Strong winds on Monday forced planes en route to the Minneapolis-St. Paul International Airport to queue up in the skies over the north and northwest metro while waiting for clearance to land on a runway that is seldom used.

Southerly winds blowing between 25 and 40 mph throughout most of the afternoon and into the evening forced air traffic controllers to shift arrivals to the north-south Runway 17, an extremely rare occurrence, said MSP Airport spokesman Patrick Hogan.

Though the runway is sometimes used for departures, "we almost never land on 17," Hogan said.

Arrivals generally land on the east-west runways that run parallel to Terminal 1. But steady winds blowing from the south created too much of a crosswind for jetliners to land safely on those runways. Operations were moved to Runway 17, with planes landing from the north.

The strongest wind gust at the airport was 46 mph at 1 p.m., the National Weather Service said.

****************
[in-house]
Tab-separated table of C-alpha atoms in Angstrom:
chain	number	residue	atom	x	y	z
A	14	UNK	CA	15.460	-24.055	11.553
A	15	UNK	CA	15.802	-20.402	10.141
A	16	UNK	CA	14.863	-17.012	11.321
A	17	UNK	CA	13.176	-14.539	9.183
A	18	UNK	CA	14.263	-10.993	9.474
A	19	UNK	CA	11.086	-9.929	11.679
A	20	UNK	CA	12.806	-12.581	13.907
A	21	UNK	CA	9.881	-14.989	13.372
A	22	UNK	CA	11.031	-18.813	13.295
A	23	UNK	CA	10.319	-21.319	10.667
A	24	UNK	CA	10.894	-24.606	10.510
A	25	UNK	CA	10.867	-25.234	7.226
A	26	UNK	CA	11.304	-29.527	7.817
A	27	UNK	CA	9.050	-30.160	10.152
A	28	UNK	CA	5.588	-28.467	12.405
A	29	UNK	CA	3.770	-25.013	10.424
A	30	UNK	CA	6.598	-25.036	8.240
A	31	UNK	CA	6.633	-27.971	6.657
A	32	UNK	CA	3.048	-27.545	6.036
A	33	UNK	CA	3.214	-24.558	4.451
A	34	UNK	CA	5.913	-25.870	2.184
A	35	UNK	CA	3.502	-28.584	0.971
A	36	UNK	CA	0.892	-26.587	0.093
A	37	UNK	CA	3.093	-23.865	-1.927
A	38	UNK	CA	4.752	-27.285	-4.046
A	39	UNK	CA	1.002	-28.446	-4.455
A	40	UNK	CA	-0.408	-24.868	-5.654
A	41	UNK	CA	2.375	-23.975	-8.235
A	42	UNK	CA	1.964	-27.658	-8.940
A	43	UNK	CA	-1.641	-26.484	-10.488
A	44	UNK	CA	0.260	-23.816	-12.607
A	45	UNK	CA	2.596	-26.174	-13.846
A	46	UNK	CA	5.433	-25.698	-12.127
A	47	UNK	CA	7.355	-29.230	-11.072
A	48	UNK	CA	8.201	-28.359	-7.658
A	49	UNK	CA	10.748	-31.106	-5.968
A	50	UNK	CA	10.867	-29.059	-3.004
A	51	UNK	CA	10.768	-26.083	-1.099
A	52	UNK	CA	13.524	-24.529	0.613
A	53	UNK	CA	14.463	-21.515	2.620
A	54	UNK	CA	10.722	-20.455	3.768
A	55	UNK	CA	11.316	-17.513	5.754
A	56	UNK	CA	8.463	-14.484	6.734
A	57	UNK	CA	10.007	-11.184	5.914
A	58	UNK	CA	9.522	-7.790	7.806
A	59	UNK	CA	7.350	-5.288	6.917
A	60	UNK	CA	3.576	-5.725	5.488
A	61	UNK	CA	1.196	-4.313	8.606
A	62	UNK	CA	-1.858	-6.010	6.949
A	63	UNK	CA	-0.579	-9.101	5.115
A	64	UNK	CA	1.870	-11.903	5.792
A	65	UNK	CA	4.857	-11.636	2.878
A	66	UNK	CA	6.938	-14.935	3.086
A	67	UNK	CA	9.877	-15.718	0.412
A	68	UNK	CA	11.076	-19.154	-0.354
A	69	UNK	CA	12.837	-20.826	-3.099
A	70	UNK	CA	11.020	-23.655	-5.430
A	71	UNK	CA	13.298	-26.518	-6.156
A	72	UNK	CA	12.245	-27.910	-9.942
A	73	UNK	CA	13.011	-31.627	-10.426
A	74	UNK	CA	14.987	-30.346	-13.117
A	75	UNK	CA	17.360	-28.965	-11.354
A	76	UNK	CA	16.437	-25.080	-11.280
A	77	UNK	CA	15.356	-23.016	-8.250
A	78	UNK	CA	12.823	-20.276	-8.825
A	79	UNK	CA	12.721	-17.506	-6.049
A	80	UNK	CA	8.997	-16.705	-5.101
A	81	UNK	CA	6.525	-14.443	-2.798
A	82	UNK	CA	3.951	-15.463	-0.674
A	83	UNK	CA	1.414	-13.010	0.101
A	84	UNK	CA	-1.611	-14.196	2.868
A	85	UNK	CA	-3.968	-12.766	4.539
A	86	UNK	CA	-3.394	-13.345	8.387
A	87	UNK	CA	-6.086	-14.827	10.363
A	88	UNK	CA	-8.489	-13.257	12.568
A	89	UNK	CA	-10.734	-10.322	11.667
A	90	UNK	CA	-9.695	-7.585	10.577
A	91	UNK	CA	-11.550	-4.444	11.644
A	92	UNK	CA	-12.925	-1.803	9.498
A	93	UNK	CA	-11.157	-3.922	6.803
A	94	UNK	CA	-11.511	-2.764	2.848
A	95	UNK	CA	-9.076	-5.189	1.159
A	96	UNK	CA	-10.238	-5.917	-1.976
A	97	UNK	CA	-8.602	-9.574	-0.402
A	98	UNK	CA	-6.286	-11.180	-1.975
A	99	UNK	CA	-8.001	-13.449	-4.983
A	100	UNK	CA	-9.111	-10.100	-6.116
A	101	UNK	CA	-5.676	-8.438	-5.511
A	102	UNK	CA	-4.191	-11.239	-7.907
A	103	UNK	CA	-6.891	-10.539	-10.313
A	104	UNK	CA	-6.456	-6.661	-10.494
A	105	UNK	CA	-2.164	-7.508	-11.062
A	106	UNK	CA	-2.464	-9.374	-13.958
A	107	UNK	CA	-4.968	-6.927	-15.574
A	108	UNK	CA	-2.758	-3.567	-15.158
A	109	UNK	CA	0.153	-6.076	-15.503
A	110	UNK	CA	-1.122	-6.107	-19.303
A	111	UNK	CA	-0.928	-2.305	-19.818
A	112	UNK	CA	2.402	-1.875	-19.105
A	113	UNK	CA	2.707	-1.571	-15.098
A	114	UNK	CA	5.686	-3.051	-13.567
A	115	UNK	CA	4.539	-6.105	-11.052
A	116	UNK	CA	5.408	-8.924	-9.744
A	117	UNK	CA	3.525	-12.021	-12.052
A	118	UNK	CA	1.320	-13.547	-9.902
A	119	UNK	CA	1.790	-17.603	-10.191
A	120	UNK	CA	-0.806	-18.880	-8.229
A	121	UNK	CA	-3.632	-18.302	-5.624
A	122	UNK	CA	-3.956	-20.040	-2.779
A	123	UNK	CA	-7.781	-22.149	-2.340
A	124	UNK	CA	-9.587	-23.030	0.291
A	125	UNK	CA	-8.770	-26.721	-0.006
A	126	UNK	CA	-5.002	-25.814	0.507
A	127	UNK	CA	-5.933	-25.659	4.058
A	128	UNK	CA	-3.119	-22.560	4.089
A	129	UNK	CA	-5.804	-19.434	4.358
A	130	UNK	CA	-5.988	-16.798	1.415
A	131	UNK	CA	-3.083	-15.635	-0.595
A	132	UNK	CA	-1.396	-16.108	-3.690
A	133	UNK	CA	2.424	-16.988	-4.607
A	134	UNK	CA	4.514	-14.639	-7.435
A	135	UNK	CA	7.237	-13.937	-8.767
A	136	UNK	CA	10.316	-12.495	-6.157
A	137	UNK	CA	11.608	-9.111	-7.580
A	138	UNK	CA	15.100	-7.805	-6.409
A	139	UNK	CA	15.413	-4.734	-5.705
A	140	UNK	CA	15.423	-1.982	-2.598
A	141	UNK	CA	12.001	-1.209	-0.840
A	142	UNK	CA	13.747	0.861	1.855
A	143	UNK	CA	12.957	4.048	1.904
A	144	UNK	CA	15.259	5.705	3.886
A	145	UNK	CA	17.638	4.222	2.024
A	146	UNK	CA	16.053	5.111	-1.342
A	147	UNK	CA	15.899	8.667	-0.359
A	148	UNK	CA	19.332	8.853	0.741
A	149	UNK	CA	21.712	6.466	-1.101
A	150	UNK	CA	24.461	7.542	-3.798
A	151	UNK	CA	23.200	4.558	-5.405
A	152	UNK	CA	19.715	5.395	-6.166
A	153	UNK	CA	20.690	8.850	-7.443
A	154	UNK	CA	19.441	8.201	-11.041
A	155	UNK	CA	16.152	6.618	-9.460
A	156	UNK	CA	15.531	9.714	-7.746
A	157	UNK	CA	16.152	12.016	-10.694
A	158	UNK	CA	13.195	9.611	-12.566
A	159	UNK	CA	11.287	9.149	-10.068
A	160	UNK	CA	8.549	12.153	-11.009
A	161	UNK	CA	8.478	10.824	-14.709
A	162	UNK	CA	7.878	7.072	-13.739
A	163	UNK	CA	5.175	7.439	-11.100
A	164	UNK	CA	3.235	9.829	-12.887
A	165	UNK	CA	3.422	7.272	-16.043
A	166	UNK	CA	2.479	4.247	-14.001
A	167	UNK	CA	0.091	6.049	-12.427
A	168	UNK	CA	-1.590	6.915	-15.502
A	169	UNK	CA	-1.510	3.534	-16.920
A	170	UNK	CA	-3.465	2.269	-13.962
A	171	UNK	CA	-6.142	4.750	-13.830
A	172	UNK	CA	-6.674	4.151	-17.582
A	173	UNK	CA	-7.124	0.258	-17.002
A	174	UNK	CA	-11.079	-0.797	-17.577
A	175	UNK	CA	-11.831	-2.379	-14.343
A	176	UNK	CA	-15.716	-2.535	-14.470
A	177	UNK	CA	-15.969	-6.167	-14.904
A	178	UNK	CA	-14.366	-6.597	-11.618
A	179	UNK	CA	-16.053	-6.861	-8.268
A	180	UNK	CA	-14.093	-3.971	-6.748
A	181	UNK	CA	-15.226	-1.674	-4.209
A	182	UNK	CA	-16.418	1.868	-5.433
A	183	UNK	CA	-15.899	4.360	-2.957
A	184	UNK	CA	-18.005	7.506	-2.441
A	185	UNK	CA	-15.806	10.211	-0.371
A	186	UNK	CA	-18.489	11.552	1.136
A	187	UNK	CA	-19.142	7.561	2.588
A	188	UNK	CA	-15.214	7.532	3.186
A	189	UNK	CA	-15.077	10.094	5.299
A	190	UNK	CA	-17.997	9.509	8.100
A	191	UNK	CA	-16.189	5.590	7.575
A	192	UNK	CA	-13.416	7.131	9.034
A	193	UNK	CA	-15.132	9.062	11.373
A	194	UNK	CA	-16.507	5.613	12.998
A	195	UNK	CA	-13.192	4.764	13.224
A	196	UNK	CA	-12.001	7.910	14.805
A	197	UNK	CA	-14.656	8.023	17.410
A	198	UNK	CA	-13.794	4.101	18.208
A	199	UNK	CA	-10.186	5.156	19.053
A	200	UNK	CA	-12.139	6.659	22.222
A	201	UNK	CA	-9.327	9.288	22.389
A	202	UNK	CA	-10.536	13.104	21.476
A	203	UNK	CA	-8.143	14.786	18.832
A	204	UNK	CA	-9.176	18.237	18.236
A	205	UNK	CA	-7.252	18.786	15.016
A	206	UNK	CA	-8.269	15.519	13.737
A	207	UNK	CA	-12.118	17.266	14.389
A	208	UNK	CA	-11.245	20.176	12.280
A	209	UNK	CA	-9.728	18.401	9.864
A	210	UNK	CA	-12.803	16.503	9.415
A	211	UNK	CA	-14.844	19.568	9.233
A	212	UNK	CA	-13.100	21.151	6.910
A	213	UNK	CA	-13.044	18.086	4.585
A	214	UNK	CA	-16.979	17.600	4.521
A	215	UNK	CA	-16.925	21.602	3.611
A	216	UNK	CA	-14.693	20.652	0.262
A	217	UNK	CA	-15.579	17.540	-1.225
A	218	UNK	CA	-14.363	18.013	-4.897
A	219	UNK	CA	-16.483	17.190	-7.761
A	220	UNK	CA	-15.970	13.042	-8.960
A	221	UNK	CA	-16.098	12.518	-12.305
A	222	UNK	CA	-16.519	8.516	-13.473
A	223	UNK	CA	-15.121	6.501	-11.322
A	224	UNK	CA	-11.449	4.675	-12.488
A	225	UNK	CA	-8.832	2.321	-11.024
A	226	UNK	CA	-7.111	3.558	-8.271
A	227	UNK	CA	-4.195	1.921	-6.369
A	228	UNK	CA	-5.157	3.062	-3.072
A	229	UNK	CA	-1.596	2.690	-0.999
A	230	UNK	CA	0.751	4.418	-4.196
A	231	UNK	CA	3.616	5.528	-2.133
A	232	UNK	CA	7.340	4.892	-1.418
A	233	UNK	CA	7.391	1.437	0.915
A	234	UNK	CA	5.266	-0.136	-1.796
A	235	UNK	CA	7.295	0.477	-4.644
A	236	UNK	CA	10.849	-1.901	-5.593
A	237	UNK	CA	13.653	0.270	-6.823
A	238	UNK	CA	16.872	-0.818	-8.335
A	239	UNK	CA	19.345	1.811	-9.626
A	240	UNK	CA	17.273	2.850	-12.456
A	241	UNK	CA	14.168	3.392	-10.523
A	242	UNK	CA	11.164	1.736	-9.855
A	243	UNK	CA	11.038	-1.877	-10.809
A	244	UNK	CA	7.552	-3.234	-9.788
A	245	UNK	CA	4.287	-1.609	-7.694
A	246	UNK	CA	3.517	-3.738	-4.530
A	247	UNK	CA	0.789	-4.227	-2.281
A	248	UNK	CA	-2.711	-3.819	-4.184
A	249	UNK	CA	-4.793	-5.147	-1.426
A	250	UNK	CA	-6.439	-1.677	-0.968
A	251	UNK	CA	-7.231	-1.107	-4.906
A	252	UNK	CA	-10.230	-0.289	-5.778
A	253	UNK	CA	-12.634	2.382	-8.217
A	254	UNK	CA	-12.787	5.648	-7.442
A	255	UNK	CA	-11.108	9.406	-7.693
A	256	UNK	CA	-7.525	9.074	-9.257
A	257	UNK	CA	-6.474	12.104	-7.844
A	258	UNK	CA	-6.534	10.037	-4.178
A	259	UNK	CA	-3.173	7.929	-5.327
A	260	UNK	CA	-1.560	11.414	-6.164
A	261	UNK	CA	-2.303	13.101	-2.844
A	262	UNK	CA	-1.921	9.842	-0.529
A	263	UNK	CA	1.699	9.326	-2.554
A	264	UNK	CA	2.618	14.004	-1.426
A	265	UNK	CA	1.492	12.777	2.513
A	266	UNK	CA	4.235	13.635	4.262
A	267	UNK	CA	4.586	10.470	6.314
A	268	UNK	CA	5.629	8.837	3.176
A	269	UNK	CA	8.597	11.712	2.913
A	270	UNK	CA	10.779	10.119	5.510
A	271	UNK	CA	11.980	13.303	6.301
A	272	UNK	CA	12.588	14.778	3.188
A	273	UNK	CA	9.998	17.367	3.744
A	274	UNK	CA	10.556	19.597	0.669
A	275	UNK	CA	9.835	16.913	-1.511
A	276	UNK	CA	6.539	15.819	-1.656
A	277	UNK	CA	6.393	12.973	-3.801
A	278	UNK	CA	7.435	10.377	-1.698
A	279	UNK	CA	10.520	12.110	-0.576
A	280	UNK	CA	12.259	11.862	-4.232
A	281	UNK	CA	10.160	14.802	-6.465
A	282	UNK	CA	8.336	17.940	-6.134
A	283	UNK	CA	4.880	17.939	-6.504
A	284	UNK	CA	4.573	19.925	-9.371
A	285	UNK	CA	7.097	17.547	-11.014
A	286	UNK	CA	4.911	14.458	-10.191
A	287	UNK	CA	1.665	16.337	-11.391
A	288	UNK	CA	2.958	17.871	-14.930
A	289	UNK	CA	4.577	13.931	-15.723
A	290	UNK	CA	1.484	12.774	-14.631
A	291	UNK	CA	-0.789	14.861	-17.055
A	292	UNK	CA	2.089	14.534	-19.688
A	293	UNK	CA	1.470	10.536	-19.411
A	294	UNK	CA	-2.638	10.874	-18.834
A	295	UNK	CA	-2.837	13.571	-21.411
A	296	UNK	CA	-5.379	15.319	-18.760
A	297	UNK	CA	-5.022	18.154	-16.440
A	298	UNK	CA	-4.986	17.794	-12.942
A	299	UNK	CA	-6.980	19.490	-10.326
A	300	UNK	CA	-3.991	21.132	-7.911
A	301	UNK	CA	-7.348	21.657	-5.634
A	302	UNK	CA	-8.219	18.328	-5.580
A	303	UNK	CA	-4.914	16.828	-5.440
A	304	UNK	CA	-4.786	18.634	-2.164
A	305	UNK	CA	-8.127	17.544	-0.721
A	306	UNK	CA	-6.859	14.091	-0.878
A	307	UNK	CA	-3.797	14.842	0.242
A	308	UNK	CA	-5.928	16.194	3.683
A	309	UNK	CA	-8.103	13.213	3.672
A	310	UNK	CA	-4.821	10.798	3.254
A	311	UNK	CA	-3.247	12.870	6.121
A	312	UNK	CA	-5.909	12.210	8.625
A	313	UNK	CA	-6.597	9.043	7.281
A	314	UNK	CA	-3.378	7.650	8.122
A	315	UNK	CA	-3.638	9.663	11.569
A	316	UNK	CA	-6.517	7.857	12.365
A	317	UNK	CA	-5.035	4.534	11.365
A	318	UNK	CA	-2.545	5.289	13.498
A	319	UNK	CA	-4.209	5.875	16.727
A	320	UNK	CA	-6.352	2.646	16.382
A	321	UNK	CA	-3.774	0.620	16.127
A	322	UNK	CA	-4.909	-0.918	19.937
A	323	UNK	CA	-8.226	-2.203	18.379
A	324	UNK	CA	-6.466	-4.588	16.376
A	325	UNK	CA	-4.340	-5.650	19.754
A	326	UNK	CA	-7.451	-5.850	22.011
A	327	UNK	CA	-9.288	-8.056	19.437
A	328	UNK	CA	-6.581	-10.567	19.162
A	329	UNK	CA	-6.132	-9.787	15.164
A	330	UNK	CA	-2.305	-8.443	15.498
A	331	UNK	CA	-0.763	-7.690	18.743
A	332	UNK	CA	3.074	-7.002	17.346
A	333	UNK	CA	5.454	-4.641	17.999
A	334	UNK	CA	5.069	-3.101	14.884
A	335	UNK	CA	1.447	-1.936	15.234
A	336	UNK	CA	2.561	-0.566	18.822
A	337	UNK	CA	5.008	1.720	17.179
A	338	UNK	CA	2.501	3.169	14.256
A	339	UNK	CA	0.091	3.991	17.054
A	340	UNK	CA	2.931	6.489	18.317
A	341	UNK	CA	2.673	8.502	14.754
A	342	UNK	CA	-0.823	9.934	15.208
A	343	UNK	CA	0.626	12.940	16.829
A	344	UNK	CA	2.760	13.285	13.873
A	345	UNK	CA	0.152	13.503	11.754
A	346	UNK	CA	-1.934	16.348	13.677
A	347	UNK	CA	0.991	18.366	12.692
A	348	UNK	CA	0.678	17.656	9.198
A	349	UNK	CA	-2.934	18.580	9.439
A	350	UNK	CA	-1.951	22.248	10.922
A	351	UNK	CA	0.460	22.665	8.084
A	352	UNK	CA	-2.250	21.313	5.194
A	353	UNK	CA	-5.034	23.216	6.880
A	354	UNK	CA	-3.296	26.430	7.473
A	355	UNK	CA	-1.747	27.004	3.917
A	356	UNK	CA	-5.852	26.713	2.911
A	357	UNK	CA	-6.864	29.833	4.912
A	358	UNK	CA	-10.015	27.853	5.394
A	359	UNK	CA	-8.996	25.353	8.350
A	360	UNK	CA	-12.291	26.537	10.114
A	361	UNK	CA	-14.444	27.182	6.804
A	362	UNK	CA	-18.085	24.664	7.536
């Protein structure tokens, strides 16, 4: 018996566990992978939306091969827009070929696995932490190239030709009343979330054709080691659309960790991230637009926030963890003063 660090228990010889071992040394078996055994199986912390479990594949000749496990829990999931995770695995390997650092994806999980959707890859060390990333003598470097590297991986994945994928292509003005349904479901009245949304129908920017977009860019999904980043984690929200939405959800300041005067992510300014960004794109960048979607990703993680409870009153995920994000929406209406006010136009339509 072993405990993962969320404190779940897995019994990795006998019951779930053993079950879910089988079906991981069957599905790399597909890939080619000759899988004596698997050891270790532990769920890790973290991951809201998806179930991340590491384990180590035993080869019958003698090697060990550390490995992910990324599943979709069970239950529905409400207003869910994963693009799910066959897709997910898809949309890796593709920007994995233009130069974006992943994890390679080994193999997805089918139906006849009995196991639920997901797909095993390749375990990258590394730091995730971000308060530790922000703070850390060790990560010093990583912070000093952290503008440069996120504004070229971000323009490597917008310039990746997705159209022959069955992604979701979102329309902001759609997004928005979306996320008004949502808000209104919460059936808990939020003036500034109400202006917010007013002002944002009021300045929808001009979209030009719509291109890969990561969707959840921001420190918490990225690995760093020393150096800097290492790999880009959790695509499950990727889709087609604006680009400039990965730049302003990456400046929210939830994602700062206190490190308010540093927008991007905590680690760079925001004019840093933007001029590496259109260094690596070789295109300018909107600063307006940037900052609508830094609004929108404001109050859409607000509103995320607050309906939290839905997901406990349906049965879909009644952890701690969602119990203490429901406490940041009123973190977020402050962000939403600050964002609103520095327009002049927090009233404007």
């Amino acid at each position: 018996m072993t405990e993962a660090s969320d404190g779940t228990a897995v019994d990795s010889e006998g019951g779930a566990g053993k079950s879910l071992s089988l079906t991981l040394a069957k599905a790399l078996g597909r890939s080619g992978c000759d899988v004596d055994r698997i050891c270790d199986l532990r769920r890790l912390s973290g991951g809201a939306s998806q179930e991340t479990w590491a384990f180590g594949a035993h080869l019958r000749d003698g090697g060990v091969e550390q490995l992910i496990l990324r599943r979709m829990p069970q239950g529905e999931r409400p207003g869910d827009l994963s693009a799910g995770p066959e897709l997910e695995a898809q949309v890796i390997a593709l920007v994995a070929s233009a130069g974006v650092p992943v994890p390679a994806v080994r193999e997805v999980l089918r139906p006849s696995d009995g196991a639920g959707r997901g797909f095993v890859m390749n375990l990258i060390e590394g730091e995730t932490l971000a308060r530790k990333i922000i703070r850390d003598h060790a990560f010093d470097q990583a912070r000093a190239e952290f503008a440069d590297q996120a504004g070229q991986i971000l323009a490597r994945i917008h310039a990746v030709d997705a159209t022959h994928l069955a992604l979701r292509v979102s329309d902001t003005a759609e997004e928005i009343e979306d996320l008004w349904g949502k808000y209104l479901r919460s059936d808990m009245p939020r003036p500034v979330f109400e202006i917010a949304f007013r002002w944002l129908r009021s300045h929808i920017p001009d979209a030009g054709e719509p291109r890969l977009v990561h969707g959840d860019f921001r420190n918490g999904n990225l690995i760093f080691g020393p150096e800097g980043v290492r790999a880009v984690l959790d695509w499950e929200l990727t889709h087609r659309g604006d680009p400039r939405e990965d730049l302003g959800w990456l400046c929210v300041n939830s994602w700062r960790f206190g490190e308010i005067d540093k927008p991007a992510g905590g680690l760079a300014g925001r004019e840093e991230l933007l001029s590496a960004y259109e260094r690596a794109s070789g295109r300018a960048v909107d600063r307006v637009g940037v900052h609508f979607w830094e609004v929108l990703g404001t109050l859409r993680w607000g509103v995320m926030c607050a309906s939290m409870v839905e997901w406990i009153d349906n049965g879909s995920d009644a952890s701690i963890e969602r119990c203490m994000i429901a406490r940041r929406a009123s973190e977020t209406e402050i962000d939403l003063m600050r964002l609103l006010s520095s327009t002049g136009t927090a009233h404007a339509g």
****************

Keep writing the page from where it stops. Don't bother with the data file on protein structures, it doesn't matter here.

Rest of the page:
With the switch in operations, aircraft were directed to the northwest metro to begin their approach to MSP. That meant people in cities such as Rogers, Elk River, Maple Grove, Coon Rapids and Ramsey unaccustomed to seeing heavy air traffic saw more planes in the skies than usual, Hogan said.

The change in flight pattern sent more aircraft over downtown Minneapolis and Richfield and provided for primo jet watching for aficionados.

"I love 17 arrivals," Claire Avitabile wrote on Facebook. "We've been sitting on the front porch on Cedar Avenue enjoying the rare show."

Tim Harlow • 612-673-7768